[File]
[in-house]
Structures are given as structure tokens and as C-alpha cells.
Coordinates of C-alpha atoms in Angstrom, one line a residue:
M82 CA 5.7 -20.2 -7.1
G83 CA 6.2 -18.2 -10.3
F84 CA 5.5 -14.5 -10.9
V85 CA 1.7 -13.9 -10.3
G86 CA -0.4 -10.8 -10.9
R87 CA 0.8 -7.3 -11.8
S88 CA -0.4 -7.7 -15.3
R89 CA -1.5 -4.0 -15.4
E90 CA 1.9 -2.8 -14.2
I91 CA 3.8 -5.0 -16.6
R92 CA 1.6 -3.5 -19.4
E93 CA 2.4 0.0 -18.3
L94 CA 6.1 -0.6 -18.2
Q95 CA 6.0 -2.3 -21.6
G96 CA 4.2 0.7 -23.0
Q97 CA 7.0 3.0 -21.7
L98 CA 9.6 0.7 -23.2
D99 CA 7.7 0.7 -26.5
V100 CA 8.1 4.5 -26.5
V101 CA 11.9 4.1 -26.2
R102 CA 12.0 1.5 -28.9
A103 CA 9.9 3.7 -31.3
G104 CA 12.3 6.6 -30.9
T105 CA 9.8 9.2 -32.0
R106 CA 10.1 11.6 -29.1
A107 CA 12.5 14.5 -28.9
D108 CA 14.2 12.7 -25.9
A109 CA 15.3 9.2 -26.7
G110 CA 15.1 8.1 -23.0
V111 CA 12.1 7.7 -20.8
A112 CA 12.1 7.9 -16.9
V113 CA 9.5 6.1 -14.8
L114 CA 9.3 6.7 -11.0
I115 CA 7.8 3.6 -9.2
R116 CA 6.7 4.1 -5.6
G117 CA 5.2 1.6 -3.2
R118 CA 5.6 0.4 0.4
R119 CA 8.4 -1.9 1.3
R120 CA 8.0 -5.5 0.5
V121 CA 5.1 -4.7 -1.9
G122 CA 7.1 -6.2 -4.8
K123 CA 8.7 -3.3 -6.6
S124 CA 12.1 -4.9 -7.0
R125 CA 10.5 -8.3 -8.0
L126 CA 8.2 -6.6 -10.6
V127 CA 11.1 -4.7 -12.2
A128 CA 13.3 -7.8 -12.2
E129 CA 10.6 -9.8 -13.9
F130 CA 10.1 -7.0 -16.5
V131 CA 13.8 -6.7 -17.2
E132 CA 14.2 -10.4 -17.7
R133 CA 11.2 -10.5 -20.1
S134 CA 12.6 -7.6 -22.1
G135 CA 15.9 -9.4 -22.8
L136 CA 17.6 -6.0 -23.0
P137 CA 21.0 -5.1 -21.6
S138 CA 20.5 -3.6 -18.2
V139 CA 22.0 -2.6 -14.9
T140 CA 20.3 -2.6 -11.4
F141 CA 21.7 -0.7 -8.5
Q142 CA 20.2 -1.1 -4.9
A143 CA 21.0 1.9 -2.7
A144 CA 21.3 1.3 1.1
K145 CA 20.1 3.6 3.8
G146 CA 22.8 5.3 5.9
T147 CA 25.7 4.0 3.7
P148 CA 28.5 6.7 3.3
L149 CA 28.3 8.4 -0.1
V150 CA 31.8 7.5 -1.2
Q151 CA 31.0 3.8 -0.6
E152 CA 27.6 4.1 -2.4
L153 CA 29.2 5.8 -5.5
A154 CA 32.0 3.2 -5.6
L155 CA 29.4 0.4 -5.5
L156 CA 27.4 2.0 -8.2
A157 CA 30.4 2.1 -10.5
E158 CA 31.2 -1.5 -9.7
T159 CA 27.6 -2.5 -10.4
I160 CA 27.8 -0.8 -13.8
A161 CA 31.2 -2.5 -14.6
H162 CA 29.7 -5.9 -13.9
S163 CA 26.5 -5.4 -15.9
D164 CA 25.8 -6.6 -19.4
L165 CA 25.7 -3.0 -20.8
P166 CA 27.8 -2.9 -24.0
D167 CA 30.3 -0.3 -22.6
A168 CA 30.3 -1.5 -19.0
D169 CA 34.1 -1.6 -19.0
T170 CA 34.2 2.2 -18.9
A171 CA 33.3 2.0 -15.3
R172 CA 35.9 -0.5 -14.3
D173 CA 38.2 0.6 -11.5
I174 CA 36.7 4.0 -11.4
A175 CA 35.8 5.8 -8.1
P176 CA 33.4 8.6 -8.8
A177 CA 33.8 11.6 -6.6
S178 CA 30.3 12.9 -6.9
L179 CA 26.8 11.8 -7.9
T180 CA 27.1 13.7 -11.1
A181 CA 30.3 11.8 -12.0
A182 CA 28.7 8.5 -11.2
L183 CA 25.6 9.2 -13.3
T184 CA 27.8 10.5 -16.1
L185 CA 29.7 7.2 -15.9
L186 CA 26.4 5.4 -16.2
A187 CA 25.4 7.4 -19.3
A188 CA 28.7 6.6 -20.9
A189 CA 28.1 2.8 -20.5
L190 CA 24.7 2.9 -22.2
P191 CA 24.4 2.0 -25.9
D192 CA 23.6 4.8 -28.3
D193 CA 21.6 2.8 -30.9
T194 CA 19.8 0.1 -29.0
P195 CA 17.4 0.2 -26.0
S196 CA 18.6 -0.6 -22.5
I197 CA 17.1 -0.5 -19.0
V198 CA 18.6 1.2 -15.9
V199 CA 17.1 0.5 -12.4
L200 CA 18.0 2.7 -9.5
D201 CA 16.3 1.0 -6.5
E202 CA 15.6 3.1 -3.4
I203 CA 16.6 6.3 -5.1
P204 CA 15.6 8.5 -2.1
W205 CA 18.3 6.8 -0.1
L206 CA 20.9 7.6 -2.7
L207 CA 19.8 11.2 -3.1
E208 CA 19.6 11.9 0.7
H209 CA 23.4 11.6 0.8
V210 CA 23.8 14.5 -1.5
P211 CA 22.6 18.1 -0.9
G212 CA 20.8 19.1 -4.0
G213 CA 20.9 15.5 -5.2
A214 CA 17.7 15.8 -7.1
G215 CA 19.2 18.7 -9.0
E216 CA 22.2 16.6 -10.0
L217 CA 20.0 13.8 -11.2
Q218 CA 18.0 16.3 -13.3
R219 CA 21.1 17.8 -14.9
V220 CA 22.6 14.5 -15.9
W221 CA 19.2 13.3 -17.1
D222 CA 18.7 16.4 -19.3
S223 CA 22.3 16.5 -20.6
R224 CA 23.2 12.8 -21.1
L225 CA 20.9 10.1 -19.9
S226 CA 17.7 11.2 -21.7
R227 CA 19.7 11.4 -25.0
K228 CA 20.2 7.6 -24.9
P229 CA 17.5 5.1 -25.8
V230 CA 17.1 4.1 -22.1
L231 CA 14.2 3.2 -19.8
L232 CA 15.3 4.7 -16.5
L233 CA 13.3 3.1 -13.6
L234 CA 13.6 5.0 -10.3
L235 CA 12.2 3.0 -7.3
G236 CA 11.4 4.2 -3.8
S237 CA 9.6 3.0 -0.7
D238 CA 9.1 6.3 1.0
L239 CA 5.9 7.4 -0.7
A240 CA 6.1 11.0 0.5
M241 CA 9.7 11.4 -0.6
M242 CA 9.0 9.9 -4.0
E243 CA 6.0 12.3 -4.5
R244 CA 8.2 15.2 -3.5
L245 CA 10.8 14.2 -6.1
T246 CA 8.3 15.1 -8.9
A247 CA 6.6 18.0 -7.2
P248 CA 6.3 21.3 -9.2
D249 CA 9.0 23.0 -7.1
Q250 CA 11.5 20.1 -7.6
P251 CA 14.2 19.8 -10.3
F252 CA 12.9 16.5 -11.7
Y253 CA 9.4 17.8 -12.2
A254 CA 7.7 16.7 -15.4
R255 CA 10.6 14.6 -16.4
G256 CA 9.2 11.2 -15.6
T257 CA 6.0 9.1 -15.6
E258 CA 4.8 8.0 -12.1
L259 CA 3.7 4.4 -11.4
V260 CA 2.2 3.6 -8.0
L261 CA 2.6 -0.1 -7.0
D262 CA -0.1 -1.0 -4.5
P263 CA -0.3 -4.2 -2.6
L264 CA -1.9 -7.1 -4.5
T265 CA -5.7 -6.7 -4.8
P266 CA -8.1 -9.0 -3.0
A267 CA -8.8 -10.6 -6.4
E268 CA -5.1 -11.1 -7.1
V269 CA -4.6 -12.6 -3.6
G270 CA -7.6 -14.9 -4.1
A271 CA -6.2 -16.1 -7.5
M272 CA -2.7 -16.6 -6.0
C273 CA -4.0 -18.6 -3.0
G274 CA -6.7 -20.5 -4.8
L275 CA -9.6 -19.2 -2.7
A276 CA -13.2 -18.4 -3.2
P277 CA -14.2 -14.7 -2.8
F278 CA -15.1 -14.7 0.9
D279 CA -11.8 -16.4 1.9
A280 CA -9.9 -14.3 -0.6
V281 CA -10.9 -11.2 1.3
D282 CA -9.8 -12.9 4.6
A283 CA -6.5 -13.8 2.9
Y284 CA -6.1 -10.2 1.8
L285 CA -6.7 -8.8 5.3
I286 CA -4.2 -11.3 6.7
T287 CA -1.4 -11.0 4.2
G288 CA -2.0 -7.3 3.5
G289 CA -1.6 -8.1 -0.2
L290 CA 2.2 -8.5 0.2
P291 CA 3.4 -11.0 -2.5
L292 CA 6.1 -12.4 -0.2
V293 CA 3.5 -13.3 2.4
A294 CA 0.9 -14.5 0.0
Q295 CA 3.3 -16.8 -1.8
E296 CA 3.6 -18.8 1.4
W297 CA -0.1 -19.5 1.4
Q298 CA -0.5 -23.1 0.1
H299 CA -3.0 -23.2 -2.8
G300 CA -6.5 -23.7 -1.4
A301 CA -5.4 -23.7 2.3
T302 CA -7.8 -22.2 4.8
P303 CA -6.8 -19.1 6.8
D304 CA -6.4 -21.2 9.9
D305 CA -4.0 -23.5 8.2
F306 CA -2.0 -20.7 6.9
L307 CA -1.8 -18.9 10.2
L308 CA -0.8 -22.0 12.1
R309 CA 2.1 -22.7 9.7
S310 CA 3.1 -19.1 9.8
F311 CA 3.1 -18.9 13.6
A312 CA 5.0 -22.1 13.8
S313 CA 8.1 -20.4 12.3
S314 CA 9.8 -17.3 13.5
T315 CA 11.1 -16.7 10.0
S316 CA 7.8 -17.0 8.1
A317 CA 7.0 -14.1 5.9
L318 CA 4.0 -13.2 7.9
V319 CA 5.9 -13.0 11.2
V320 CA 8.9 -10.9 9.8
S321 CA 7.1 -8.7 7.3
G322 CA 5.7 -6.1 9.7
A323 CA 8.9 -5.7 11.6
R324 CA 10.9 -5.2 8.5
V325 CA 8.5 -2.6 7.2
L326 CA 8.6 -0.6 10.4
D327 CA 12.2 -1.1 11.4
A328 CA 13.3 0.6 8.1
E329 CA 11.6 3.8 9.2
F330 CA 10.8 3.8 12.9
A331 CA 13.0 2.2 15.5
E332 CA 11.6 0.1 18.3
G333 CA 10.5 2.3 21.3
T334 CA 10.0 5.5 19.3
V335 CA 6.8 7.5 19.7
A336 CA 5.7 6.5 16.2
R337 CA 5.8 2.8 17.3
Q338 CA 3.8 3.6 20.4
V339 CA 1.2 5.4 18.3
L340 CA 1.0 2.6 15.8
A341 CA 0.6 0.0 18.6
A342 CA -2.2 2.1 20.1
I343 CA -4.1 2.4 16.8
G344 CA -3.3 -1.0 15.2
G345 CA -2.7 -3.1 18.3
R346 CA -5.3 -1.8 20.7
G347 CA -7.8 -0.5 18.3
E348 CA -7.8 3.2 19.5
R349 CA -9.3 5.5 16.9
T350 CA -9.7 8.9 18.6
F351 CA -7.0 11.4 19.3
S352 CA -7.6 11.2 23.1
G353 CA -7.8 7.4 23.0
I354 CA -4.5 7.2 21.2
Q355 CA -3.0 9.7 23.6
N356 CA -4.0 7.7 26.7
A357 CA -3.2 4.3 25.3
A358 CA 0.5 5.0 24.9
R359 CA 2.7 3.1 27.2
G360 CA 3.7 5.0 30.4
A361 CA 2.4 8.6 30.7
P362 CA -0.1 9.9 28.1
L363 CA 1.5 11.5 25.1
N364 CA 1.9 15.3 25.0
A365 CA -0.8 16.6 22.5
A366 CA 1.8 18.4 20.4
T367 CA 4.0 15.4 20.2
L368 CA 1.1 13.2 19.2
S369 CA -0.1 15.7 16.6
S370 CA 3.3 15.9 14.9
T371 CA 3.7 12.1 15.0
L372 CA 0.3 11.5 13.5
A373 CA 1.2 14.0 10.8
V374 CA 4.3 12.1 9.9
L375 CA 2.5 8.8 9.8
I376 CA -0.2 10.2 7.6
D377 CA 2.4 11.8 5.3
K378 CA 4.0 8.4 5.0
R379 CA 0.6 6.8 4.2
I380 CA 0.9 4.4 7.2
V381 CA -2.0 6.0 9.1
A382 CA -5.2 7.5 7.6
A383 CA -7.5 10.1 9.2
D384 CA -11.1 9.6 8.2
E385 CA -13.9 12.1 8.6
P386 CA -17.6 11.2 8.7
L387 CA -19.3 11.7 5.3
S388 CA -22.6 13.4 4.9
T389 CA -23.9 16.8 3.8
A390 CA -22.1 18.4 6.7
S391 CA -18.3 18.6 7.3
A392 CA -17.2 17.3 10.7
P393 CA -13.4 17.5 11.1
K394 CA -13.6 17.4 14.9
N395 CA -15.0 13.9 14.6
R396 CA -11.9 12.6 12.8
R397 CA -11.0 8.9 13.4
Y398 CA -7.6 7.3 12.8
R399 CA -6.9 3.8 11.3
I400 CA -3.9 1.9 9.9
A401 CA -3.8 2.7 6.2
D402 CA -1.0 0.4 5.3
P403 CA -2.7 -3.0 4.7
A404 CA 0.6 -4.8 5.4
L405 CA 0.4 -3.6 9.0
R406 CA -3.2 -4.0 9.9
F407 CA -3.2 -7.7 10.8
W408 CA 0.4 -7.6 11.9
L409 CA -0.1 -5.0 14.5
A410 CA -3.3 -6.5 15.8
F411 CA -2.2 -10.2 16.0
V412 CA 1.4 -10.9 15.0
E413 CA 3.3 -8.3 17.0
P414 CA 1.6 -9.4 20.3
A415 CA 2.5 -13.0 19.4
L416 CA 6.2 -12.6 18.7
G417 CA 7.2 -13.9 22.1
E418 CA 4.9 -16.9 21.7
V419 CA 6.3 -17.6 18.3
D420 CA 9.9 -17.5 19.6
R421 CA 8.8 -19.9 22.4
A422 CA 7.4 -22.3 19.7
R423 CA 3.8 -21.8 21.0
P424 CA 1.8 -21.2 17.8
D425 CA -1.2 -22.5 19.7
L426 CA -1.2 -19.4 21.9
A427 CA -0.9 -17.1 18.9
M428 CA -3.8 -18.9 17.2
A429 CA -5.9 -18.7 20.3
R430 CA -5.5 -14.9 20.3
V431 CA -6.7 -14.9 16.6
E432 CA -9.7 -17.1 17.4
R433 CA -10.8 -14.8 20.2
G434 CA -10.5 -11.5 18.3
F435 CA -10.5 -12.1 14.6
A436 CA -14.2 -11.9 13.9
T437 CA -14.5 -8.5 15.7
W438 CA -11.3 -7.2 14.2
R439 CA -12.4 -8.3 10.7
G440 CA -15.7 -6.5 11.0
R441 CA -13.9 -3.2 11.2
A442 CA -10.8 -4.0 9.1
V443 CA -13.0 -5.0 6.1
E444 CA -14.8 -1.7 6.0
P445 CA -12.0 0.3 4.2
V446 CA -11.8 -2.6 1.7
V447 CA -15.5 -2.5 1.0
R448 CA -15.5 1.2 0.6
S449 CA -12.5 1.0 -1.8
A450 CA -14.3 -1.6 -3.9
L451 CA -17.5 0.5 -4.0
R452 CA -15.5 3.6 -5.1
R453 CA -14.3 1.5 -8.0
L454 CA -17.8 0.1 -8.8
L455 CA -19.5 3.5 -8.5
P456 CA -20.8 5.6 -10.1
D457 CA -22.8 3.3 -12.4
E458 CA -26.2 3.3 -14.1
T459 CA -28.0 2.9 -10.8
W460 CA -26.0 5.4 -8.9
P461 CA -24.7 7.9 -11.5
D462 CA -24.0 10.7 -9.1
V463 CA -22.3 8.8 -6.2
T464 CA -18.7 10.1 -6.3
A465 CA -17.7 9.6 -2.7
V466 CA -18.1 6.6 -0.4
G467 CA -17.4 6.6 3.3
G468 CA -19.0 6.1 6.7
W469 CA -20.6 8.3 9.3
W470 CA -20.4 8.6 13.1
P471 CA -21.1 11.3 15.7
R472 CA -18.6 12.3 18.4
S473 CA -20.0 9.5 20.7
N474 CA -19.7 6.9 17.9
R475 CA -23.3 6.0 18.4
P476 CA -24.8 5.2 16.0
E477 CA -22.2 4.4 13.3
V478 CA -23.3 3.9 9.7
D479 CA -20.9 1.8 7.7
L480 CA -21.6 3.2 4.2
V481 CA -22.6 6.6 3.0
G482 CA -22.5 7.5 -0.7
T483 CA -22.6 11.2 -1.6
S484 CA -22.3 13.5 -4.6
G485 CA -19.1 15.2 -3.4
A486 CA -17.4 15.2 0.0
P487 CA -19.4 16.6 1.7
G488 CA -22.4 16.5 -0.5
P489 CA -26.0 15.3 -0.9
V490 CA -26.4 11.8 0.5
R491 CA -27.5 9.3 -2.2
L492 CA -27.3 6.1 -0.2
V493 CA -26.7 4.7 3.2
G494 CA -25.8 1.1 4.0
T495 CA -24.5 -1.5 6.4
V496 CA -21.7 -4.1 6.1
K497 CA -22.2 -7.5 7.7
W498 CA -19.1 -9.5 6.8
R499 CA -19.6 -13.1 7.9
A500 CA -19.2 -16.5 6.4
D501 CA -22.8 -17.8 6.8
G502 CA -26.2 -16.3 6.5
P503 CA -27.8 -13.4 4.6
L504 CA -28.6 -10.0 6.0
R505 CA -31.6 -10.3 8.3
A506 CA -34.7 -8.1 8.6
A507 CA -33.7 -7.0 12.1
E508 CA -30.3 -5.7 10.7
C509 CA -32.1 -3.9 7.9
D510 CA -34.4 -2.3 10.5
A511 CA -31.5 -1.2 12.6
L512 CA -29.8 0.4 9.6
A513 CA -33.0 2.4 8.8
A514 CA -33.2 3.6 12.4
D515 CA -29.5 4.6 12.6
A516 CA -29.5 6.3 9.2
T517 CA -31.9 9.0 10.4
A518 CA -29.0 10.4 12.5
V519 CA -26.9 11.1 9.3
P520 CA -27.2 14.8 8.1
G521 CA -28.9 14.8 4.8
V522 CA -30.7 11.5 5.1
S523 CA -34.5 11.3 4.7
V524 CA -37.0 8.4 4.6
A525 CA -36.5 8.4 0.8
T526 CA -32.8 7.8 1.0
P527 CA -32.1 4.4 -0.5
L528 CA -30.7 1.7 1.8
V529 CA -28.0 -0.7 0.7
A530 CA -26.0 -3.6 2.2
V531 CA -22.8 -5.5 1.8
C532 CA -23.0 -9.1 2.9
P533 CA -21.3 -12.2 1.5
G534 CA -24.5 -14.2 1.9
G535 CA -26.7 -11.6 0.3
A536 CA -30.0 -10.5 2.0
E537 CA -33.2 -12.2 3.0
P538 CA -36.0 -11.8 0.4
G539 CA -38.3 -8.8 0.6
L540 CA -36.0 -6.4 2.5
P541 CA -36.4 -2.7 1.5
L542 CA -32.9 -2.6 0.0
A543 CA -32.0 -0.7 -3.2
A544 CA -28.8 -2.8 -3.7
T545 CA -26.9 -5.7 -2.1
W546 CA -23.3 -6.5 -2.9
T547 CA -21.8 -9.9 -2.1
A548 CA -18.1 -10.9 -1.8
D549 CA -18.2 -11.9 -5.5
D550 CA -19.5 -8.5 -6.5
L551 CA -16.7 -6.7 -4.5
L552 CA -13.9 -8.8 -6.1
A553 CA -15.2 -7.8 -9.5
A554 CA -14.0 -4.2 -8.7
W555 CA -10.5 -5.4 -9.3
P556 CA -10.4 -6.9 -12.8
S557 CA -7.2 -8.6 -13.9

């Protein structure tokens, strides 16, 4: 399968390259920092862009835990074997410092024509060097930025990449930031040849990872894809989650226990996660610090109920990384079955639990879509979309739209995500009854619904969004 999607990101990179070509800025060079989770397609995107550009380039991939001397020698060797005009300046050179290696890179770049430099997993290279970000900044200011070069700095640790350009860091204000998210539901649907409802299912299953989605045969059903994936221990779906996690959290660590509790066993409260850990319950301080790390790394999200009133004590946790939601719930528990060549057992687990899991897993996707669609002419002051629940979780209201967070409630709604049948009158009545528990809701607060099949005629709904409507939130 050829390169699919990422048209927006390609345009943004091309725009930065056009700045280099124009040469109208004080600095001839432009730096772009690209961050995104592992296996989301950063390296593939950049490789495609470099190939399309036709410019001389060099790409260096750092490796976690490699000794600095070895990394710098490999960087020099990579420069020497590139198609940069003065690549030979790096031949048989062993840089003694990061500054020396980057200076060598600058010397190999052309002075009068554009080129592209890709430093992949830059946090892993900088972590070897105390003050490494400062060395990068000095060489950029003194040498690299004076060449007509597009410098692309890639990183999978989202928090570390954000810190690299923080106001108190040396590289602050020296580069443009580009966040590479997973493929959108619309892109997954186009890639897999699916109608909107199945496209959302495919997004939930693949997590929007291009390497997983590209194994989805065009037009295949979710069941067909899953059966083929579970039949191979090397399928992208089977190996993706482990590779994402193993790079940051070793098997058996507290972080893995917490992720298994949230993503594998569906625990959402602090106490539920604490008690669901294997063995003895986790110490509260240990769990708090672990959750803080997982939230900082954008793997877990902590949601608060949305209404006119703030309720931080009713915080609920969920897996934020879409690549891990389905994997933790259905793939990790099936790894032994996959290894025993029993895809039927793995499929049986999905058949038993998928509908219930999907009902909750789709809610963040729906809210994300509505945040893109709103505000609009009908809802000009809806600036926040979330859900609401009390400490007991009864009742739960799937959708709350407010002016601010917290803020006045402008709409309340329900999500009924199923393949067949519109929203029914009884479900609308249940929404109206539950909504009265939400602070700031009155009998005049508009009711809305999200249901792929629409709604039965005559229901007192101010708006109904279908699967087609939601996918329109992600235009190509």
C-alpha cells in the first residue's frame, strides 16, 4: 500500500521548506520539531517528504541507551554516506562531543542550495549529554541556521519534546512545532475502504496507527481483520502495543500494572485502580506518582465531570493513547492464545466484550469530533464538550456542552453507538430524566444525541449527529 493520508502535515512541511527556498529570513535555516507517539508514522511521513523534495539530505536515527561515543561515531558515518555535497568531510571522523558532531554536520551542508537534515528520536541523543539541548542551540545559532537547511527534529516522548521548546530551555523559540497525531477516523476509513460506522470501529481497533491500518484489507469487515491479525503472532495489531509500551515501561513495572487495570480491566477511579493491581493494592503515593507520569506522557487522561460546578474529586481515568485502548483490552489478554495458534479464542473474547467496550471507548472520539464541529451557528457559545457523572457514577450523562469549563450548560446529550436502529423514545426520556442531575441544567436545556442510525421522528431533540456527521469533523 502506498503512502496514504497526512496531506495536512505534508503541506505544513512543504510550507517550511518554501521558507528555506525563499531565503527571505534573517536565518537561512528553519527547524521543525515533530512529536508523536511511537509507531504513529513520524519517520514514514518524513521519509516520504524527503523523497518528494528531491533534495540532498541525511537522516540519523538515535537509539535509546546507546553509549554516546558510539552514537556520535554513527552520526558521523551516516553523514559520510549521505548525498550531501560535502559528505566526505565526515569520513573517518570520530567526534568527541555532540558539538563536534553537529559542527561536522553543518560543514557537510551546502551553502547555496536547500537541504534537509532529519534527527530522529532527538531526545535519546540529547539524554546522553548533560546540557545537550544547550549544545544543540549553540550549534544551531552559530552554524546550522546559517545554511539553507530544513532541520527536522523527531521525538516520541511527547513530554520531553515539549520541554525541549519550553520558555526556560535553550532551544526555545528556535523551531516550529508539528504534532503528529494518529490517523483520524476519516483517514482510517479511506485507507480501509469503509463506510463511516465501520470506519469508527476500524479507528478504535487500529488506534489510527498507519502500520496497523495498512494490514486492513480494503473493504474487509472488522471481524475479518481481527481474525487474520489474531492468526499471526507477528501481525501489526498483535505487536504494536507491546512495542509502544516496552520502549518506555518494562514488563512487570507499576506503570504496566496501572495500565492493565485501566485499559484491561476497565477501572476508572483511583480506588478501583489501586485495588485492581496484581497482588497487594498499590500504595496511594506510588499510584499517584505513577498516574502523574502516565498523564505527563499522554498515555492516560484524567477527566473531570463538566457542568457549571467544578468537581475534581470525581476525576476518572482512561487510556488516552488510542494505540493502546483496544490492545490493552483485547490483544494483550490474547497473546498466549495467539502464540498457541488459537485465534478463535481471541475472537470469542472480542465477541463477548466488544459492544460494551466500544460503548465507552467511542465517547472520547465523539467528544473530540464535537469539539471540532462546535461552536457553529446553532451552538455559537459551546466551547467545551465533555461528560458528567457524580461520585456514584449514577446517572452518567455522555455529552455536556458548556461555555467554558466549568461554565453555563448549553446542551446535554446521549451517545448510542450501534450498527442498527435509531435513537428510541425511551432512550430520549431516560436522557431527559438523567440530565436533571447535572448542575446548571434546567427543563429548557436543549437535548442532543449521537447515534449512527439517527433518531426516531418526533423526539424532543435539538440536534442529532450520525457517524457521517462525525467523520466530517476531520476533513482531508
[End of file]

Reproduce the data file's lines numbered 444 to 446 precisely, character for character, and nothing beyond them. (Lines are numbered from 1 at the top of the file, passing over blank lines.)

V522 CA -30.7 11.5 5.1
S523 CA -34.5 11.3 4.7
V524 CA -37.0 8.4 4.6